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Going green – financial incentives for renewable heating

Going green – financial incentives for renewable heating

Renewable heating offers many advantages, not least lower emissions, cheaper bills and access to government funding for a system which has a relatively short payback period.

Guy Ransom, commercial director at Finn Geotherm, explains how you can get paid for renewable heating.

Renewable Heat Incentive (RHI)

The main funding scheme offered by the government for installing renewable heating is the Renewable Heat Incentive (RHI). There are two RHI schemes available – domestic and non-domestic (commercial) – for installations using solar thermal, biomass, ground source and air source heat pump technologies.

The domestic RHI is for single rated properties and is payable for seven years. Quarterly tax-free payments, which increase annually in line with the consumer price index, are made to the homeowner. The amount of RHI payable is based on the energy performance certificate (EPC) you receive once your heating installation is complete. Typically, a biomass installation could payback in about eight years (depending on fuel source) or around 10 years for solar thermal. A ground or air source heat pump system usually pays back in four to five years.

The non-domestic RHI scheme is for business rated properties of more than one building. Payable for 20 years, it is based on the amount of clean, green renewable heat the system produces. Typically, a ground or air source heat pump system should payback in around five to six years (including cost savings made). This is significantly shorter than the payback time for commercial biomass since the RHI tariffs for this technology have been reduced.

The rates paid under the RHI vary depending on what system you are installing. Currently, heat pumps (ground and air source) are seen as the best technology to use and offer higher payments. In April this year, the government reduced payments for new biomass applications by 10 per cent. At the same time, it also made a significant change to the application process which enables self-builders to apply for the RHI straight away, despite if they only recently moved into their home. Previously, rules stated the home must have been occupied for at least 183 days in the last 12 months.

The RHI was launched for non-domestic installations in 2011, followed by domestic in 2014. While the scheme is currently supported until at least 2022, the government continues to adapt the criteria so it is important that you, and your installer, keep up to date. Further changes have been mooted for 2017 including a cap on larger properties and the removal of support for solar thermal installations.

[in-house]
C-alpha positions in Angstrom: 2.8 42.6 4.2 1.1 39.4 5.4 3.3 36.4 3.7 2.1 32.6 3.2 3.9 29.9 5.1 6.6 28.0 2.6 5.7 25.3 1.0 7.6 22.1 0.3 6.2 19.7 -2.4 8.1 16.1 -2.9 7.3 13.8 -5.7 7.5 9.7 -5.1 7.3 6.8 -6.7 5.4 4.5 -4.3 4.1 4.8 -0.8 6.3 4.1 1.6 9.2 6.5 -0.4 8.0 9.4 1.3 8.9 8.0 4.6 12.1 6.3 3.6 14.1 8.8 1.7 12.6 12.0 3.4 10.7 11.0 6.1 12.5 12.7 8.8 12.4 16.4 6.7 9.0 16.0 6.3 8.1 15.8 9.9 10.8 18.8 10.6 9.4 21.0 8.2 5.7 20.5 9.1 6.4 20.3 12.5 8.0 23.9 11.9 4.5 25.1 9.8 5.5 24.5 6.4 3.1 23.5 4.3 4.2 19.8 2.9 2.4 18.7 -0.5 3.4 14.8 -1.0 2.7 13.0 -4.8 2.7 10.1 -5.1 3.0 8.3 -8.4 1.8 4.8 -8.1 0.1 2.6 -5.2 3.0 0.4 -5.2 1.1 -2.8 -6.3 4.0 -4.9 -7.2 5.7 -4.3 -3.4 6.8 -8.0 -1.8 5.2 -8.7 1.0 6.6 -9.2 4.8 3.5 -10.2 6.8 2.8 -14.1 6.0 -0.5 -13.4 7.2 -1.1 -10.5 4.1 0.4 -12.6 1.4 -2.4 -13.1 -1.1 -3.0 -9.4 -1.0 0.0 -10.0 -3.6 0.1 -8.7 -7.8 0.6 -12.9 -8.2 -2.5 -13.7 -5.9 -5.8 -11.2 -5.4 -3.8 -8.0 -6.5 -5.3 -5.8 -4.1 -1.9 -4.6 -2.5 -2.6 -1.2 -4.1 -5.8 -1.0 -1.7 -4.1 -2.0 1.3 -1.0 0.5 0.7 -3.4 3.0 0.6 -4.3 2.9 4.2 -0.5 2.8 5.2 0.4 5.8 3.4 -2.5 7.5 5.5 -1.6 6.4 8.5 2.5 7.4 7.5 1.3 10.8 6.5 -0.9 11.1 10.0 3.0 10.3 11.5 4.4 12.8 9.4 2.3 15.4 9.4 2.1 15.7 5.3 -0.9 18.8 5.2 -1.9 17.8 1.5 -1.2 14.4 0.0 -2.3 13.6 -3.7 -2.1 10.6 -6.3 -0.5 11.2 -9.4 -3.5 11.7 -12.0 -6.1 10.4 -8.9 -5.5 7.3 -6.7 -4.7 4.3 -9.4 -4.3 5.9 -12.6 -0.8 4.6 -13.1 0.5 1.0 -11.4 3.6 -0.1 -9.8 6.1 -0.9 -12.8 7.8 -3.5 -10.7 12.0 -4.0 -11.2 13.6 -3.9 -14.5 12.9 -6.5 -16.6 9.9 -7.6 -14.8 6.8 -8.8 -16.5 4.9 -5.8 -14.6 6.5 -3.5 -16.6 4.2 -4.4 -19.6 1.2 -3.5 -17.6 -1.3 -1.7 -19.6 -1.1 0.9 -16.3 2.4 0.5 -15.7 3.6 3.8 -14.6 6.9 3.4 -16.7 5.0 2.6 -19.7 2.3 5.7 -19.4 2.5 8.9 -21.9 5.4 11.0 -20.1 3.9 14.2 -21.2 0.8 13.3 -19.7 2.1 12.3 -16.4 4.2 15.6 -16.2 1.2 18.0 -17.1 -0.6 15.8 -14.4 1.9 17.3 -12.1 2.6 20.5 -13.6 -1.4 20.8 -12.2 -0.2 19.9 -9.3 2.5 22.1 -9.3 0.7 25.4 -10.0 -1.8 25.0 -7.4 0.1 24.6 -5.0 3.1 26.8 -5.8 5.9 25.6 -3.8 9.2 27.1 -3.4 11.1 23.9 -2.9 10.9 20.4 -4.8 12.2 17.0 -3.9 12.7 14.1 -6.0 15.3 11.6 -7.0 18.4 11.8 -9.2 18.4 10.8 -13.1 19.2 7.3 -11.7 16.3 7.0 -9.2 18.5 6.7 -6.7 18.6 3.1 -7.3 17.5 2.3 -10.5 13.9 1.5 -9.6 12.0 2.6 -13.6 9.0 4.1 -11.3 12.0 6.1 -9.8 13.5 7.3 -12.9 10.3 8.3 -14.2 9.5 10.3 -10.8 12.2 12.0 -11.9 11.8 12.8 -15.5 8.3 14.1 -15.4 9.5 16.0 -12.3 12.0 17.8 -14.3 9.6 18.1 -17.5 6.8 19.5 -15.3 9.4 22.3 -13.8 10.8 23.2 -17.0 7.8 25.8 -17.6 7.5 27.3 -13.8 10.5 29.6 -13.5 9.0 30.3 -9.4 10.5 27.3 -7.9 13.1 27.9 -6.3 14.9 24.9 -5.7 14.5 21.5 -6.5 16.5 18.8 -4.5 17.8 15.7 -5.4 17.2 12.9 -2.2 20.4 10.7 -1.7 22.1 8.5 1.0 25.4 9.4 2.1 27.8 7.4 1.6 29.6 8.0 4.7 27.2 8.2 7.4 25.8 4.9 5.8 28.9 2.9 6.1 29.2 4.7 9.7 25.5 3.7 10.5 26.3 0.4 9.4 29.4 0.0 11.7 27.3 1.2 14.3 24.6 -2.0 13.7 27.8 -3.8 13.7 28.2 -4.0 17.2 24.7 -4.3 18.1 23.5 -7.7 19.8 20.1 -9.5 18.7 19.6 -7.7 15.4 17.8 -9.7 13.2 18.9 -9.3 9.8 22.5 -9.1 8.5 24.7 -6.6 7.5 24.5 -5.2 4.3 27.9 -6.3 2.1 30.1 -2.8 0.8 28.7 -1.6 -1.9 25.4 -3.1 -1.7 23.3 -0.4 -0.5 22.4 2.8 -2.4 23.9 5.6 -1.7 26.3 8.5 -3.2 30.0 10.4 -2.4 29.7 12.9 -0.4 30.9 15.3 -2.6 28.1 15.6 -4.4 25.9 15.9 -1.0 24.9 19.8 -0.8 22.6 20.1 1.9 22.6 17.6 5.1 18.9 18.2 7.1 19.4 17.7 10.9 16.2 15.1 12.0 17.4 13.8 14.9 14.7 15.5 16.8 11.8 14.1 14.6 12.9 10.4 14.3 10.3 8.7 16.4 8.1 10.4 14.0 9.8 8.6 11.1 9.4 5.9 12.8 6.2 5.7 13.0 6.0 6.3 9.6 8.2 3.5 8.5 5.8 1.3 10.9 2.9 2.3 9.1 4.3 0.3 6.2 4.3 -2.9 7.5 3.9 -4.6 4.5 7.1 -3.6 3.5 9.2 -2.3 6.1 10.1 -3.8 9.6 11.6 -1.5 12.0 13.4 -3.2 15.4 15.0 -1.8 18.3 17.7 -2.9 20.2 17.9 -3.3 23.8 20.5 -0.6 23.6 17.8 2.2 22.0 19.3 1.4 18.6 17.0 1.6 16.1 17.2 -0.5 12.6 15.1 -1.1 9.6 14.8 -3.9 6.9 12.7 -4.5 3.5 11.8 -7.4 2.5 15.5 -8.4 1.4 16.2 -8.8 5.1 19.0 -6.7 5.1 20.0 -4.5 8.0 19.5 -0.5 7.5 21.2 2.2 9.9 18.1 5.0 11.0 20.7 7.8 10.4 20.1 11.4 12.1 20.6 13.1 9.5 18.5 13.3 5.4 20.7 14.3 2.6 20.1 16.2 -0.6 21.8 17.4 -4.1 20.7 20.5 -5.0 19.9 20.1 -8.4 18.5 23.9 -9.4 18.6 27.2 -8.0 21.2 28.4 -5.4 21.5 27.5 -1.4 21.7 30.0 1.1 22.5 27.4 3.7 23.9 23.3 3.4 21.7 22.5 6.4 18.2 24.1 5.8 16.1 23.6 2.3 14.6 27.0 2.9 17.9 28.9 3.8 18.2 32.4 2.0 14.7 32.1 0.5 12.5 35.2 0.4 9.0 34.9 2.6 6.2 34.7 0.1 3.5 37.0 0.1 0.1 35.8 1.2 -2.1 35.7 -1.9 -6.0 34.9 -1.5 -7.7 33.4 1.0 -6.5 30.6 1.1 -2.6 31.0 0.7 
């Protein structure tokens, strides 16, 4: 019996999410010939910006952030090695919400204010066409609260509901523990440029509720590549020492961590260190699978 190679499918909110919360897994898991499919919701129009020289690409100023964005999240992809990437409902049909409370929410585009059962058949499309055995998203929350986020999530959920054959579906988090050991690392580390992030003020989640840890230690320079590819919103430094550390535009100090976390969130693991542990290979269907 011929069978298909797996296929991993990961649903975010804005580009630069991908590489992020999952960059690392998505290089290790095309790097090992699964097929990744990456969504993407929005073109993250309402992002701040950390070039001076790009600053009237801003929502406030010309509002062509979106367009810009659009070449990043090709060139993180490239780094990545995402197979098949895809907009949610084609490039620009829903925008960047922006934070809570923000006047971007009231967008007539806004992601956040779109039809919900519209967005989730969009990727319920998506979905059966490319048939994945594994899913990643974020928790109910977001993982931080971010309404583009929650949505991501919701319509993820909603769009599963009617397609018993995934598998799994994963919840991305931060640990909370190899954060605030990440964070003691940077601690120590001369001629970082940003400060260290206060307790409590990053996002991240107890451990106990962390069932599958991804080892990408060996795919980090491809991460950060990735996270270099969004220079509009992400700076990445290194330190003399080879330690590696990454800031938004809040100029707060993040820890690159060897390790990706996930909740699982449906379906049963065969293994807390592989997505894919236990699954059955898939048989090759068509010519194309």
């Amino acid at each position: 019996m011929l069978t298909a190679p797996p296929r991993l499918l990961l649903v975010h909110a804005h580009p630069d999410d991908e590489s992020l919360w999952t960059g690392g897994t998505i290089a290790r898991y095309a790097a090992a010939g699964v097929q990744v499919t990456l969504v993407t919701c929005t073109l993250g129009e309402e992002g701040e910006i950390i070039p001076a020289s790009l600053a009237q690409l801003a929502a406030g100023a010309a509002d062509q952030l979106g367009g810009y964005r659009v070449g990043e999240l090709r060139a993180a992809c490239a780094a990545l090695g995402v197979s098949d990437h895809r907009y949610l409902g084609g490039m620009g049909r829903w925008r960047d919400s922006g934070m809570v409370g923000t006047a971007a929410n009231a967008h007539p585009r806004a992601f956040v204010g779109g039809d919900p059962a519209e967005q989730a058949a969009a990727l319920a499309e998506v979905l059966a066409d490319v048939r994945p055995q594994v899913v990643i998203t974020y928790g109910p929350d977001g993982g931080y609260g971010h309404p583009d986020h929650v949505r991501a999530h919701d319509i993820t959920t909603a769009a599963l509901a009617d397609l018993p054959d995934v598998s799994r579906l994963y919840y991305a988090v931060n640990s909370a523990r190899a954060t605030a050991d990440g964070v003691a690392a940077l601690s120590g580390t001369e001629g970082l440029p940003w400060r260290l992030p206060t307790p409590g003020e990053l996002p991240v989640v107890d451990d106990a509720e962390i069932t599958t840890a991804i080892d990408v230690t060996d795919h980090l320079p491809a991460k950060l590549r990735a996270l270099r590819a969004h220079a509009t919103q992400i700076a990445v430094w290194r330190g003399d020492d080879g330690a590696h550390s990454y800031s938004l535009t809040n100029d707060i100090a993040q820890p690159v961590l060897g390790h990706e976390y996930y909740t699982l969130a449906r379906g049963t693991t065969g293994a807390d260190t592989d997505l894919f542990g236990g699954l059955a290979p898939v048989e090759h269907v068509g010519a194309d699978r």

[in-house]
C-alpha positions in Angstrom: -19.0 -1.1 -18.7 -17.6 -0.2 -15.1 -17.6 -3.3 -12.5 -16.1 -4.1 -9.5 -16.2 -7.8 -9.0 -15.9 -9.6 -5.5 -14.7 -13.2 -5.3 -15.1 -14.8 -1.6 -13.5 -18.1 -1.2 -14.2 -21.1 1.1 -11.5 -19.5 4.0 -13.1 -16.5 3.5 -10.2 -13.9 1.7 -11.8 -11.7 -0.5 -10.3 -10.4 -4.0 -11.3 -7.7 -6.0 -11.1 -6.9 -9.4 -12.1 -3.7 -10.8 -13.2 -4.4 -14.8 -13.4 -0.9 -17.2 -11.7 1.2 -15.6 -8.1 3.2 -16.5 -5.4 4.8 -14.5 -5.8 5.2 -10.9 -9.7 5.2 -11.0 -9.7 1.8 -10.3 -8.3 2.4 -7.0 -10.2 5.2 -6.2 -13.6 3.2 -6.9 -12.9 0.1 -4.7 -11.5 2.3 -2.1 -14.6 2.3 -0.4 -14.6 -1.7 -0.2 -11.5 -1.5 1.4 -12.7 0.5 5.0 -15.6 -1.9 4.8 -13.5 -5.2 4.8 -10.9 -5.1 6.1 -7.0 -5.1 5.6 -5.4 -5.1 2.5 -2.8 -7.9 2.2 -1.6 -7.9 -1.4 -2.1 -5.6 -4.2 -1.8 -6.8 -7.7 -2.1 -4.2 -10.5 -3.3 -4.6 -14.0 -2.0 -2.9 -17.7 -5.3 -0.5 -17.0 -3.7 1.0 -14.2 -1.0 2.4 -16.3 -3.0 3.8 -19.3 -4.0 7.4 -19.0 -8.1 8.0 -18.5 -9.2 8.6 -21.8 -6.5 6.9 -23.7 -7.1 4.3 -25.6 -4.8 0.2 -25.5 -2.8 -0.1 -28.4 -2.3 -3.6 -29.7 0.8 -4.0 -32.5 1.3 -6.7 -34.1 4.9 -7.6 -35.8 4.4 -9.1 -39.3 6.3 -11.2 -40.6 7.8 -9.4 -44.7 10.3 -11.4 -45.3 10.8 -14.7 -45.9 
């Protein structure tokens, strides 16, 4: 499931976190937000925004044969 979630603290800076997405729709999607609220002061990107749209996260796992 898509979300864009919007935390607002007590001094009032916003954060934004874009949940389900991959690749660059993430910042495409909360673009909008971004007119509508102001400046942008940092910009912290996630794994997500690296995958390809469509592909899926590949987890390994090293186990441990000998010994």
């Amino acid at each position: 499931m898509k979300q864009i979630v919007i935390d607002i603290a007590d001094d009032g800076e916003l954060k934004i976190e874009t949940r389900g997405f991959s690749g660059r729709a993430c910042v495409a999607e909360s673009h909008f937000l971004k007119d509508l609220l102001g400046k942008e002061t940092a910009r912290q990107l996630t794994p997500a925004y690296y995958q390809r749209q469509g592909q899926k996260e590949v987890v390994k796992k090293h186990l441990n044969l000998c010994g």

Feed in Tariffs (FITs)

If you’re looking for further opportunities to go green at home, the Feed in Tariffs (FITs) scheme is another government scheme designed to encourage uptake of a range of small-scale renewable and low-carbon technologies to generate electricity. Under FITs, you could be paid for the electricity you generate if you install an eligible system such as solar PV or a wind or hydro turbine.

The main difference between this and the RHI is that RHI payments are made from the budget, whereas FITs are funded by householder bills. Rates offered by the government for FITs were drastically cut in early 2016, while funding for RHI is set to be increased by two and a half times from £430 million in 2015/16 to £1.15 billion in 2020/21*, making the RHI the most attractive financial incentive currently available.

How to qualify

To qualify for the RHI and/or FITs, the installation must be carried out by an MCS company. The Microgeneration Certification Scheme (MCS) is a nationally recognised quality assurance scheme, which certifies microgeneration technologies used to produce electricity and heat from renewable sources.

Your installation must also adhere to the Renewable Energy Consumer Code (RECC), operated by the Renewable Energy Association.

In addition, to qualify for RHI payments, you must have funded the heating installation yourself. Green Deal finance schemes which previously helped to pay for such installations ended last year.

Any good renewable heating company should be able to guide you through the RHI process, including providing an idea of how much your quarterly payments will be. We found this is one of the key drivers when installing a new heating system so we launched a new RHI calculator on our website to help consumers gain an estimate in just a few clicks.

Renewable heating is the obvious choice for any self-build project and with government incentives in place, there has never been a better a more profitable time to complete your installation.

Guy Ransom is commercial director at Finn Geotherm, East Anglia’s leading installer of ground and air source heat pumps. www.finn-geotherm.co.uk

*Source: Department of Energy and Climate Change’s settlement at the Spending Review, 25th November 2015